Wednesday, September 09, 2009

One More Time, The Washington Monthly College Rankings are Shoddy!!!!!!!

Near the end of a discussion in today's New York Times of a new book on college graduation rates and the failure of schools to graduate low income students in a reasonable time David Leonhardt writes
Washington Monthly magazine has published a new college ranking based in part on graduation rates. (Kudos to Penn State, among others.)
This is very frustrating because the book, Crossing the Finish Line, by William Bowen ,an economist and former Princeton president, Michael McPherson ,an economist and former Macalester College president, and Matthew Chingos, a doctoral candidate, by all appearances is based on careful data analysis, while the Washington Monthly rankings are clearly a shoddily executed marketing devices.

So it bears going over one more time how shoddy the Washington Monthly ranking is.

First, the the magazine had to chuck last years ranking completely because they used an incorrect number of the percentage of students at Texas A&M with Pell grants amongst other problems. Here is their explaination.
In compiling this year’s rankings we established that we had made data-entry errors in our 2007 rankings. Texas A&M University was given the wrong Pell Grant number, so it placed first in the university ranking, when it should have been slightly lower down. In addition, some colleges were assigned the wrong research expenditure figures, throwing off the overall college rankings. We deeply regret these past errors and have changed our procedures for compiling the annual rankings so that they do not recur.
Here is their ranking from last year. You can see that the Pell grant percentage given to Texas A&M last year is 49%, but the correct number is likely to be closer to this years number of 19%.

The Pell grant number enters the ranking in two ways. First, it used directly schools with higher percentages are ranked higher. Second, it is used in a regression model, along with SAT scores to get a predicted graduation rate for a school. The difference between the actual gradauation rate and the predicted gradation rate is then used as a second measure to rank schools. The larger this differential the higher the rank of a school. The idea being that this is some sort of proxy for how well these schools serve low income students.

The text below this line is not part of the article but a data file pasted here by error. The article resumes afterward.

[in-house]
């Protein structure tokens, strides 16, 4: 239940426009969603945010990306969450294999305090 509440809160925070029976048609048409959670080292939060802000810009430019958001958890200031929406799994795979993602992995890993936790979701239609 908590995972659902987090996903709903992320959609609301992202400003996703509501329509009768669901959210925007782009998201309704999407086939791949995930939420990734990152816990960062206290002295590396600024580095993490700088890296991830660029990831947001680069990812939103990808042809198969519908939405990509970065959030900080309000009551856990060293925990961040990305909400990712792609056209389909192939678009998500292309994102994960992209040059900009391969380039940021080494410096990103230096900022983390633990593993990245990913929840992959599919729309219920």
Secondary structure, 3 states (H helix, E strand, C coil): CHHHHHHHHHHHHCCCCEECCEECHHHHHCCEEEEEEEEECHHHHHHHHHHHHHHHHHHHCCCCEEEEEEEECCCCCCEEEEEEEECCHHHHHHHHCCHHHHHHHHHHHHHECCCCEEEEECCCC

The details of the fitted model are not available, but it is generally the case that the larger the percentage of students with Pell grants the lower the graduation rate. Hence an inflated Pell grant number would lead to a deflated predicted graduation rate and an inflated differential. This would result in a higher rank for the school with the inflated Pell grant number. It would also effect the fit model by making the slope associated with the Pell grant percentage less negative. The result is that other schools would have their predicted graduation rates inflated with the overall effect of deflating their graduation differential and their ranks.

After last years embarressment, you would have thought that the folks at the Washington Monthly would have been extra careful this year. But they weren't. This year they used the wrong Pell grant number for Penn State. (By the way, they did last year too.) The number they used, 25%, is the system-wide number. The perecentage at University Park is not availible for this year or, at least, I haven't found it yet. But the number has historically been around 15% and it is likely to be in the same ballpark this year.

Are there other such mistakes this year? I haven't gone through the whole ranking, but I did catch one more error. It also the 30% Pell grant number for Ohio State is inflated and should be closer to 17%.

Penn State shunts its financially disadvantaged students to its Commonwealth campus system where the Pell grant percentage can be as high as 63% and the graduation rates as low as 34%. Given this, it is hard to see how Penn State could rank high on any measure of social mobility.

It is particulary grating to see Leonhardt giving Penn State an undeserved kudos based on the the shoddy Washington Monthly ranking.

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1 comment:

Media Mentions said...

Since Washington colleges are in fact doing pretty well academically (, I think it's time we focus on the students elsewhere as well, don't you?